Value-Based Care: Why Physician Engagement is Key

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The only practical way to make value-based care a reality is for healthcare organizations to take physician voices seriously in decision-making processes, writes Tim van Biesen and Josh Weisbrod for HBR.
In a recent survey conducted in partnership with Bain & Company of 980 U.S. physicians across eight specialties, HBR found that physicians express a clear understanding of the challenges posed by rising costs for clinical care and prescription drugs. However, many doctors don’t feel that they are in a position to help rein in costs and are not convinced that their participation in value-based care-focused efforts will make a difference.

Why Doctors Feel Overruled

In the study, doctors expressed feeling excluded from value-based care efforts because they don’t feel in control of the factors comprising the metrics by which they’re judged. These factors include cost control, performance improvement, and adoption of new reimbursement models. According to the the HBR piece, “many feel overruled, with mandate after mandate from hospitals and management-led health organizations being done to them, not with them.”
Successful organizations know that provider engagement is key. “Engaging dyad leadership is critical,” says Jim Sams, MD, CEO of Privia Medical Group – Georgia. “Physicians are well-versed in clinical logic, but we don’t have all the necessary business logic. An aligned clinical/business leader dyad makes sense because each member is a critical contributor to the next level of the organization’s success.”

What Physicians Want: Patient-Focused Care

According to HBR, “physicians staunchly resist new approaches that could put patient care at risk. That helps explain why management-led organizations that have not fully embraced physician input… have run into resistance or have failed to make a greater impact.”
Dr. Shashank Patel, a member of Privia’s engagement committee, agrees. “From a doctor’s perspective, medicine has become less about the doctor-patient relationship and more about chasing and entering data and metrics rather than dealing with the person in front of you telling you what’s wrong with them,” says. “To keep us engaged, we have to be able to maintain that relationship.”

How Some Physicians are Making Sure They’re Heard

Dr. Patel and seven other physicians make up the engagement committee, a small group of Privia Medical Group providers who meet monthly to discuss and address Privia’s physician engagement concerns across the organization. Dr. Patel finds value in meeting regularly with his colleagues to share anecdotes and overcome challenges as a group. “It’s about getting as much information as possible to measure engagement and comparing yourself to your peers. We’ve found that exposing ourselves to strategies from more successful physicians only helps to improve our level of care. We’re comfortable with growth and change that puts our patients at the center of our decision-making process. Ultimately, our interest is in improving the delivery of care to our patients.”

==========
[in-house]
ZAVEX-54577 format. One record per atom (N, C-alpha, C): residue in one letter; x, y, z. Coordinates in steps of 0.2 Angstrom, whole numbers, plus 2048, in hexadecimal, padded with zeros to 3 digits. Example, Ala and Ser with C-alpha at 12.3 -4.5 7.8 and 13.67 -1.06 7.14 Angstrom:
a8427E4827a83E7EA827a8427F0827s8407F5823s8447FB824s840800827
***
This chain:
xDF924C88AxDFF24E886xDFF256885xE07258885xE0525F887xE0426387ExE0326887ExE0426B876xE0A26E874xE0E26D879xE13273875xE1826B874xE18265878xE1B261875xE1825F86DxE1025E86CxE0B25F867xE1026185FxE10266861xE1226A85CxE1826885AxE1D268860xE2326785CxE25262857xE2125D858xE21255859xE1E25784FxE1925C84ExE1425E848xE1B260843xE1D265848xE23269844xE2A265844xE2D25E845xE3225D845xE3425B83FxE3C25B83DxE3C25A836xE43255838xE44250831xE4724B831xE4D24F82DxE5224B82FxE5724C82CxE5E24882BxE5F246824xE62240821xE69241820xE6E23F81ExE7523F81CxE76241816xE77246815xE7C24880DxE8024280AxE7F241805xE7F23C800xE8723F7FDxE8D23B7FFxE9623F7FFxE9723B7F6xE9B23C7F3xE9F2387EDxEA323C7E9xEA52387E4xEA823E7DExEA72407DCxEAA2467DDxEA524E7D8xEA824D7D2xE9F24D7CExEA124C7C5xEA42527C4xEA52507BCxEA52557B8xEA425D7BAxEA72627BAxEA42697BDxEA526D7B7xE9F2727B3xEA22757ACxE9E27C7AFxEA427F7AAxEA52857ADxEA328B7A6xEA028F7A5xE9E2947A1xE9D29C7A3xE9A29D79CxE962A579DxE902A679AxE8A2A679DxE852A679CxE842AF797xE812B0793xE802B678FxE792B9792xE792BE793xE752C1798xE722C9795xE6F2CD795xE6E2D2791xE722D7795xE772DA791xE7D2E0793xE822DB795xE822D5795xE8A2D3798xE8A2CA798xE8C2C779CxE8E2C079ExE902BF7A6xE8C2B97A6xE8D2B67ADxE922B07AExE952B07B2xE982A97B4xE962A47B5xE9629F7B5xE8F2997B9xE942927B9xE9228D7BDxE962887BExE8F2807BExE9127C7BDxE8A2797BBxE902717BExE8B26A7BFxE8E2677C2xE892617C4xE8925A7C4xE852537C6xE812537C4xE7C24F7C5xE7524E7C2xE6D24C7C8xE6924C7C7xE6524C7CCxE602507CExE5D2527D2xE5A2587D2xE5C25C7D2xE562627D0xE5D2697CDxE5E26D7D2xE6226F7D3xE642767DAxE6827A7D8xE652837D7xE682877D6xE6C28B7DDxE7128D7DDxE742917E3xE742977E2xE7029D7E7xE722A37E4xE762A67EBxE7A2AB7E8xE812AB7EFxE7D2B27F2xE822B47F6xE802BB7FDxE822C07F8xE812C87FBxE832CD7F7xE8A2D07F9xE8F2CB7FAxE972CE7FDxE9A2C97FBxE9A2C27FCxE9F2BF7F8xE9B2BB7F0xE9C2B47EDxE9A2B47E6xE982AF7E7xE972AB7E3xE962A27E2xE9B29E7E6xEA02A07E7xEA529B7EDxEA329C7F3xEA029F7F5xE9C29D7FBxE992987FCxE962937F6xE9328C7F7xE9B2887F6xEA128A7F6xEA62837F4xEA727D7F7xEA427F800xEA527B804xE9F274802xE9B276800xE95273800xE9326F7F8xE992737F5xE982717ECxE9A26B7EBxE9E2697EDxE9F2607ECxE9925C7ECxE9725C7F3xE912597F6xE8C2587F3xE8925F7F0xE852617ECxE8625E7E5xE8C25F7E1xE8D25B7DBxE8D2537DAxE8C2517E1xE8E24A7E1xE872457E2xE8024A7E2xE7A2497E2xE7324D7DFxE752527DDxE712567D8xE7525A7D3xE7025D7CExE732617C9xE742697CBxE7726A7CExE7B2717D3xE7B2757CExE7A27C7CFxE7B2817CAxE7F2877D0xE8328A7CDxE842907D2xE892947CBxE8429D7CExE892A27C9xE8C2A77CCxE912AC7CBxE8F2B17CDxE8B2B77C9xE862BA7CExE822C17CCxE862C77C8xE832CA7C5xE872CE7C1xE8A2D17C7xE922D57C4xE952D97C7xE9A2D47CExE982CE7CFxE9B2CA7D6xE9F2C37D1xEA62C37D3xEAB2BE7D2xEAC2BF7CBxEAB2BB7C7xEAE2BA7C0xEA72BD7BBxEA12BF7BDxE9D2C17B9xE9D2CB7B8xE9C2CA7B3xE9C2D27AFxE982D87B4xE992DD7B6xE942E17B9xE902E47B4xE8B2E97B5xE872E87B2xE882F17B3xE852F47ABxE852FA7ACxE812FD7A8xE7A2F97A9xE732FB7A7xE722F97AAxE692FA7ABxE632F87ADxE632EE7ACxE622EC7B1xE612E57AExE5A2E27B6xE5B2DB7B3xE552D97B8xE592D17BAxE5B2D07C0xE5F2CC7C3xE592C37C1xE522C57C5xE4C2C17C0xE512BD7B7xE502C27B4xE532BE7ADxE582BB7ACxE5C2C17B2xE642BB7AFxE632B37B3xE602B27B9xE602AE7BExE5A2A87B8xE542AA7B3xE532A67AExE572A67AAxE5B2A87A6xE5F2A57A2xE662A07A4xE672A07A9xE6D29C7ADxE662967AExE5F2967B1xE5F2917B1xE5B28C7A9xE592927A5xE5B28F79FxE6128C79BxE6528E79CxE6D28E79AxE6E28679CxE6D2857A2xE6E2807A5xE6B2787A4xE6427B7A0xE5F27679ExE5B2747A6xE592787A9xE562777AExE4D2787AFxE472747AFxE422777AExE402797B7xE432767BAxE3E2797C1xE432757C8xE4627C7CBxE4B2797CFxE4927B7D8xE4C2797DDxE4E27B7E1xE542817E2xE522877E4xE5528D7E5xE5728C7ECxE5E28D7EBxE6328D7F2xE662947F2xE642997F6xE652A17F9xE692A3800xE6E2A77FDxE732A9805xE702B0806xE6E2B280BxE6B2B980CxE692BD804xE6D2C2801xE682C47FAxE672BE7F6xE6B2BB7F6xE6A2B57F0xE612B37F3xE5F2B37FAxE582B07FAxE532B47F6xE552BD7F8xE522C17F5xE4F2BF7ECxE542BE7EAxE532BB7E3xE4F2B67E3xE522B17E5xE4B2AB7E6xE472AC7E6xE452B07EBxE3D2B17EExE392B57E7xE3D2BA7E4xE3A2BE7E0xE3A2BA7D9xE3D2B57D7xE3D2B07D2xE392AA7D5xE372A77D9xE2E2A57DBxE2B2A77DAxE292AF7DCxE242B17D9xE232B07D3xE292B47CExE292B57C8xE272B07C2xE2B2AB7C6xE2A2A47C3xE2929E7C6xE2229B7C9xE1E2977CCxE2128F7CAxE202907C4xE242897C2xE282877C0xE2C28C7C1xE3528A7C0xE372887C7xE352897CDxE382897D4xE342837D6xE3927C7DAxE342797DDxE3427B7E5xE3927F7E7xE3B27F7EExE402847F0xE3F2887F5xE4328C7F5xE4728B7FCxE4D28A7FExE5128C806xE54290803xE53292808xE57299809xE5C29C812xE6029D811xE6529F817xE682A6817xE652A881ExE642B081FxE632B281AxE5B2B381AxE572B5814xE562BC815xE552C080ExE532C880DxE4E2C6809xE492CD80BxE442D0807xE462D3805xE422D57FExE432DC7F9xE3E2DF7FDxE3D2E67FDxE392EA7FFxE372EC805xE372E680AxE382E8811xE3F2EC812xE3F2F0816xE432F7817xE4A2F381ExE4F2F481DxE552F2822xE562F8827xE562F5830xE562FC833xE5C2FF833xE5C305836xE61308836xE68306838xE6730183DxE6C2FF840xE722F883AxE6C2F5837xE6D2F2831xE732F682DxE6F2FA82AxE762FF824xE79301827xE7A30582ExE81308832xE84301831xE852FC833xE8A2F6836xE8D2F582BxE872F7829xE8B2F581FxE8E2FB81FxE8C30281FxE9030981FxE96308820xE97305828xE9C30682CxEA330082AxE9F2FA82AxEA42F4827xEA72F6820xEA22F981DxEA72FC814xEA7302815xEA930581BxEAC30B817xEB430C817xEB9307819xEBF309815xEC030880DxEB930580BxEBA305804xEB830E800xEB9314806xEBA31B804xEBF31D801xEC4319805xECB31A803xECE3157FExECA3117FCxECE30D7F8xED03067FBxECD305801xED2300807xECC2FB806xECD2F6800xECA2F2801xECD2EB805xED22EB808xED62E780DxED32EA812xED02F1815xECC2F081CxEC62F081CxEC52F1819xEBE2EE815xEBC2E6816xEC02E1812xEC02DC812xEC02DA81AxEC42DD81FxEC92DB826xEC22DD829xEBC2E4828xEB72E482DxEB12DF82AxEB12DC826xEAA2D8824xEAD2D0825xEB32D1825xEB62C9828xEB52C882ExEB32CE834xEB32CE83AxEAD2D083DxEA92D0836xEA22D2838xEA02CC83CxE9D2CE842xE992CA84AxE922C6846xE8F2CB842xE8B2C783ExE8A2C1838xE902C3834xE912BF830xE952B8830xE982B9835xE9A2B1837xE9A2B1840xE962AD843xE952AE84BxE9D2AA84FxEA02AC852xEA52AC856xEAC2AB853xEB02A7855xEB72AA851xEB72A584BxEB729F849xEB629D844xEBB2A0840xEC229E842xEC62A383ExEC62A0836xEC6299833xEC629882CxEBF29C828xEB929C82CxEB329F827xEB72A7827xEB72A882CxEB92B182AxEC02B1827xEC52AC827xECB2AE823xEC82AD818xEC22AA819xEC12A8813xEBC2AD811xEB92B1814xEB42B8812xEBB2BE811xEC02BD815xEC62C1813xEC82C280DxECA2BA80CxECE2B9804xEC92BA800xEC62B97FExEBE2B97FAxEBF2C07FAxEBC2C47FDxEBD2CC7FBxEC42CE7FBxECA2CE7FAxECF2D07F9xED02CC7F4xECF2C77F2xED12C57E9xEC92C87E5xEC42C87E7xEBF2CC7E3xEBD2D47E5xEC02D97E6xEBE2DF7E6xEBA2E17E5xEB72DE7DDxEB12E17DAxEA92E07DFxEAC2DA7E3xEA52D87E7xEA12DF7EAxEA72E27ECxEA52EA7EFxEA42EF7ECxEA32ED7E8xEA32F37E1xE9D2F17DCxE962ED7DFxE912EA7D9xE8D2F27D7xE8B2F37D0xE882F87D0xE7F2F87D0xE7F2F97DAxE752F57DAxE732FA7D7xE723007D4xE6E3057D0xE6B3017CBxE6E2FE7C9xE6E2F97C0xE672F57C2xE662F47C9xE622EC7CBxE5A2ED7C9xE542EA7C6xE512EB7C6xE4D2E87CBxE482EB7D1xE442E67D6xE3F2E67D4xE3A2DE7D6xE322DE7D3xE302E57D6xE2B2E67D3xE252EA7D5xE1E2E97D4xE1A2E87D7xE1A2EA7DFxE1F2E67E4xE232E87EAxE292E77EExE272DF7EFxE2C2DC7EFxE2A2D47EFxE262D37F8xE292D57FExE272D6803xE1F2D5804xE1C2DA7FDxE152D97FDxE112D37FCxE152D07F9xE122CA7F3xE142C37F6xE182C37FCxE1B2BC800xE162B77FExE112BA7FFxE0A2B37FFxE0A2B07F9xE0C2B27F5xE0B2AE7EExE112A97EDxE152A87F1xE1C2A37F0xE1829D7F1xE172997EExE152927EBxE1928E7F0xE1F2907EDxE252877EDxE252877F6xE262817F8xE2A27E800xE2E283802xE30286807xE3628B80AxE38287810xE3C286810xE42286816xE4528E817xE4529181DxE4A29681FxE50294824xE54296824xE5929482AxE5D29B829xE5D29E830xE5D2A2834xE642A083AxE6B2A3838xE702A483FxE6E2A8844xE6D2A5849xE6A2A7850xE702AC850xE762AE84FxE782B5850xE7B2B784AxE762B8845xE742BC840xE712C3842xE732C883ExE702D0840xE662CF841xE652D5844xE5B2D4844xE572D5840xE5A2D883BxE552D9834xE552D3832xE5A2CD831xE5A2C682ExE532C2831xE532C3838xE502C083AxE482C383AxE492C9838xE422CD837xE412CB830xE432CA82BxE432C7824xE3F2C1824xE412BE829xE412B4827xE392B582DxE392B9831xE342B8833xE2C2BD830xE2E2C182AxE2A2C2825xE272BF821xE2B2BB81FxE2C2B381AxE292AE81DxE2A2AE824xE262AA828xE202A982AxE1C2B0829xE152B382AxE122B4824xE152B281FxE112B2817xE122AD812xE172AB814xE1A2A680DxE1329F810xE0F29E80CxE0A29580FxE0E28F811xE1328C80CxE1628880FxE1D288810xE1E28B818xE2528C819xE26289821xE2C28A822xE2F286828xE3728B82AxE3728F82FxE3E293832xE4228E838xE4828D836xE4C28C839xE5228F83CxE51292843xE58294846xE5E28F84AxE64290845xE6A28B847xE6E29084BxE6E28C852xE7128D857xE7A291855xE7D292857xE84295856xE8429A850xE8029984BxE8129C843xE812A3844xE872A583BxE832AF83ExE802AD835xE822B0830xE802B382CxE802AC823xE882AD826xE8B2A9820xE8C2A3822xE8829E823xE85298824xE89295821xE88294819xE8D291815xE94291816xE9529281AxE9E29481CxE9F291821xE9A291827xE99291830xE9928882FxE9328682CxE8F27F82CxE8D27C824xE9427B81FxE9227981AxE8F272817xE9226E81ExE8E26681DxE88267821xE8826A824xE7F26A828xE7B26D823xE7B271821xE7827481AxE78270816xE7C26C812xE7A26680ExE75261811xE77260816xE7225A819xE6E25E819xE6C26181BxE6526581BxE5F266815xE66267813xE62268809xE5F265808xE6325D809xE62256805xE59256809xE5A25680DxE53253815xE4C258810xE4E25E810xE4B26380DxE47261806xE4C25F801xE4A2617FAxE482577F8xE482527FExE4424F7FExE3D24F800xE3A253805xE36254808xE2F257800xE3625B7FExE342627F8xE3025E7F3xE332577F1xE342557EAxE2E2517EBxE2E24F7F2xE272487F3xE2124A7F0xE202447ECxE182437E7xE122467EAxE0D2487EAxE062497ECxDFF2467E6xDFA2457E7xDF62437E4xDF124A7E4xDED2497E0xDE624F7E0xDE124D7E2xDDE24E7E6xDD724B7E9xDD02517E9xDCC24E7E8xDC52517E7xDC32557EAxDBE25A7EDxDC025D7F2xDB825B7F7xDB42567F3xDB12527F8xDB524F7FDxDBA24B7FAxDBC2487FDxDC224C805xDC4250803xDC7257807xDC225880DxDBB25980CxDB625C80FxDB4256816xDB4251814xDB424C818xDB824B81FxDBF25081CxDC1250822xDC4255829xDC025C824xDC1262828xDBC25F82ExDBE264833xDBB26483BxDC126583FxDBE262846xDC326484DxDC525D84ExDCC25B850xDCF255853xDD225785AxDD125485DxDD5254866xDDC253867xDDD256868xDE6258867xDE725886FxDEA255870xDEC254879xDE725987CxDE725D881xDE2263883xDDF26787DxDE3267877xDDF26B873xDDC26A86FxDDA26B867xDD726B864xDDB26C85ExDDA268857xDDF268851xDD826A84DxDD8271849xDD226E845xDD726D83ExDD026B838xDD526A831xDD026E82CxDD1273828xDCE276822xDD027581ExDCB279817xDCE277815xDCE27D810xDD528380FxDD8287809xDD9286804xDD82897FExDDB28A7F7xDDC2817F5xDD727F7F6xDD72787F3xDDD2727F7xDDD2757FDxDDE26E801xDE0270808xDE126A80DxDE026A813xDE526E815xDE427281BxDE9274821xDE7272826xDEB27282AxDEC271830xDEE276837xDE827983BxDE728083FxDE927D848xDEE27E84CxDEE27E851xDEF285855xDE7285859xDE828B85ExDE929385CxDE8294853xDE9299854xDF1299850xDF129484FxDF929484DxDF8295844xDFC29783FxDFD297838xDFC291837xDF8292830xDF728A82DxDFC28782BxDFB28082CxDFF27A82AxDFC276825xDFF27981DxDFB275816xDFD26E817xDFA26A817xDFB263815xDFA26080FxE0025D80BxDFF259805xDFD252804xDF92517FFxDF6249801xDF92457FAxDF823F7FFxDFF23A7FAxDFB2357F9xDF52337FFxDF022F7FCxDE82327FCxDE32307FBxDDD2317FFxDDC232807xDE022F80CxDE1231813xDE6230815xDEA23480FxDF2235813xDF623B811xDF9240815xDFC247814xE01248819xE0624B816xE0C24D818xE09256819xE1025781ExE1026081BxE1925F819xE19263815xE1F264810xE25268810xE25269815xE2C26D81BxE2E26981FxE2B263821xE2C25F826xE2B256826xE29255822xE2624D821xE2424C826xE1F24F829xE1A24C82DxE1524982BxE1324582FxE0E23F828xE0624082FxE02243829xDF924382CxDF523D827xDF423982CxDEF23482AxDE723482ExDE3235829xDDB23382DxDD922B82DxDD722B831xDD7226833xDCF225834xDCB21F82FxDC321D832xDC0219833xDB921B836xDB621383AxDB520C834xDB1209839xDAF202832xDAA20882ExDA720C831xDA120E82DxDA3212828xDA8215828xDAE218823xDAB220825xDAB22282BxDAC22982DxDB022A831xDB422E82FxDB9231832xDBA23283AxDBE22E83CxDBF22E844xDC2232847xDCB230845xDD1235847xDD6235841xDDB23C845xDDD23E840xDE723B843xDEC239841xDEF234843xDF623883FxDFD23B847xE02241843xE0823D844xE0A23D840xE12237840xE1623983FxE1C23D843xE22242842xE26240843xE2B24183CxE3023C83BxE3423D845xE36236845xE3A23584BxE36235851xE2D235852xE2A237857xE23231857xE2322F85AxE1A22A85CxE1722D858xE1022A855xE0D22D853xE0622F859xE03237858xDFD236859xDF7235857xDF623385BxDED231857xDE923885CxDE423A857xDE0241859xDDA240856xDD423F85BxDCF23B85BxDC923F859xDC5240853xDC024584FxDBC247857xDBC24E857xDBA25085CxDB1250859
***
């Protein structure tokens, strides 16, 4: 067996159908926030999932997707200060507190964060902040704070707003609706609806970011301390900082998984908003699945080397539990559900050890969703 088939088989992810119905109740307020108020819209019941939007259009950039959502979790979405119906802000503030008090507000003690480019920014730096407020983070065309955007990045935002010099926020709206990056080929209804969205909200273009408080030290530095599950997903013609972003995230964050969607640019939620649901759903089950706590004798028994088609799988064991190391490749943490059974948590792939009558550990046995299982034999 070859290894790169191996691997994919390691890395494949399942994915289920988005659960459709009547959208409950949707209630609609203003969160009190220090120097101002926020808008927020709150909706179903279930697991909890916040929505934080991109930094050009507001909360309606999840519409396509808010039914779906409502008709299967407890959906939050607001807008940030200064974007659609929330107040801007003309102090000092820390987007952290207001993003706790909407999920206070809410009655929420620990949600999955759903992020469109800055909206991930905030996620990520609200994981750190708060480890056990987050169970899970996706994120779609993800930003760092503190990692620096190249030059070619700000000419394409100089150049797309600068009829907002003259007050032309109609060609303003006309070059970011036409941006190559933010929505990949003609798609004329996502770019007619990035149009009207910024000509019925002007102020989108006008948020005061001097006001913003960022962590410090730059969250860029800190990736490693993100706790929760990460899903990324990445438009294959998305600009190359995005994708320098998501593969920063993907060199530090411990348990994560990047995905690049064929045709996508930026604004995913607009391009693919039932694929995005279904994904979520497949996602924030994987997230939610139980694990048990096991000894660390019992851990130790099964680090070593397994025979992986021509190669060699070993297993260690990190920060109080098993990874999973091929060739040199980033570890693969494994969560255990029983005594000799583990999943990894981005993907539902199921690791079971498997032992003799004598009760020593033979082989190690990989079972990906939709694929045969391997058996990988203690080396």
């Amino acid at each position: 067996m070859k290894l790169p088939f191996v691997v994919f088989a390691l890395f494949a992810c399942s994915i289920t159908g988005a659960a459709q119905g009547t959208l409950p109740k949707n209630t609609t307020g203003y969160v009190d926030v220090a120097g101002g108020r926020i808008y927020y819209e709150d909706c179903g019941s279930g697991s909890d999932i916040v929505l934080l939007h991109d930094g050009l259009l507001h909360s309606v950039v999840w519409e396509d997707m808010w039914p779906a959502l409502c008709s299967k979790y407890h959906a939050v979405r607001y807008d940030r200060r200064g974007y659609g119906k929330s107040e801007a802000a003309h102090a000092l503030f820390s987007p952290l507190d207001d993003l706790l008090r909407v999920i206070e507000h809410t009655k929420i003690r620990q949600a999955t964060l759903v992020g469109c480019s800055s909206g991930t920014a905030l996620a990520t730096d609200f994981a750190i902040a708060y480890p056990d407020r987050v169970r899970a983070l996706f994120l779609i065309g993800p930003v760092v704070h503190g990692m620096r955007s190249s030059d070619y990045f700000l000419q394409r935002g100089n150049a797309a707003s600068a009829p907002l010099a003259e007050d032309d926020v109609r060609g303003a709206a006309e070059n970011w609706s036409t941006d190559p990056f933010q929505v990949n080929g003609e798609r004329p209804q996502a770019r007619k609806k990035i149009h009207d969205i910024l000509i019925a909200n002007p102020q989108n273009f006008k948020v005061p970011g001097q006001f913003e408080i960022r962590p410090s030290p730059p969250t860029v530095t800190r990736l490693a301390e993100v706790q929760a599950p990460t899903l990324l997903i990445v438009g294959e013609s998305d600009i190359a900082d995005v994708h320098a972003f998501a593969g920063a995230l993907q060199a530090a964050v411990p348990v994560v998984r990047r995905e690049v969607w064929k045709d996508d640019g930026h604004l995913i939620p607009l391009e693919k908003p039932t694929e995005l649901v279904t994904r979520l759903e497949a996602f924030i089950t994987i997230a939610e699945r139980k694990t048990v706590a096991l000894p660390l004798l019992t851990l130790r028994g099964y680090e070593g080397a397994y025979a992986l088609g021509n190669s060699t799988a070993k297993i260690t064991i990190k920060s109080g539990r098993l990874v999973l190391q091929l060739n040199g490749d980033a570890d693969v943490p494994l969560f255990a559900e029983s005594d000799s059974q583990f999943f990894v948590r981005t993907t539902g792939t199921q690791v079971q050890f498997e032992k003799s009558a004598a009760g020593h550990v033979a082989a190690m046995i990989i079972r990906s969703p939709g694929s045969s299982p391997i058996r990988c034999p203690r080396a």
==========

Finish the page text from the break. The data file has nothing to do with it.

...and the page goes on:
In addition to the engagement committee, Privia receives physician feedback from its POD (physician organized delivery) meetings. All Privia Medical Group physicians participate in geographically localized PODs to organize themselves in population health programs, payer contracts and many other clinical and business related initiatives. These Privia groups were created with the recognition that healthcare is local and physician-led.
“The meaty stuff is shared at POD meetings; how do we get value out of the data in [our] reports? How can those reports be structured in a way that we can easily review and track and change our metrics? Data are delivered monthly to physicians for review & discussion so everyone becomes well-versed in population health and value-based care,” says Patel. He emphasizes that the solutions to challenges are created for physicians, by physicians. These decisions have direct ramifications for compensation, patient attribution, performance, and engagement.
By incorporating physician voices and concerns, Privia brings providers into the fold so they’re not only prepared, but personally invested in the shift to value-based care. The result is a more engaged group of doctors. POD meetings have received an 86% attendance across all PODs in a single month. Perhaps as a testament to the power of engagement, according to 2017 Privia Provider Engagement Survey, which measures overall levels of engagement and satisfaction within the medical group, Privia physicians scored a net promoter score of 70 among providers who have been with Privia for longer than 2 years, higher than Amazon’s 69. Nearly half of all Privia physicians would recommend Privia to a colleague.
These findings are in accordance with HBR’s, which found that “giving physicians a greater say increases their commitment to change. When we asked physicians if they would recommend their organization as a place to work and practice, we found a 108-point difference (+47% vs. -61%) between those who said they were highly engaged in decision making and those who were not.”

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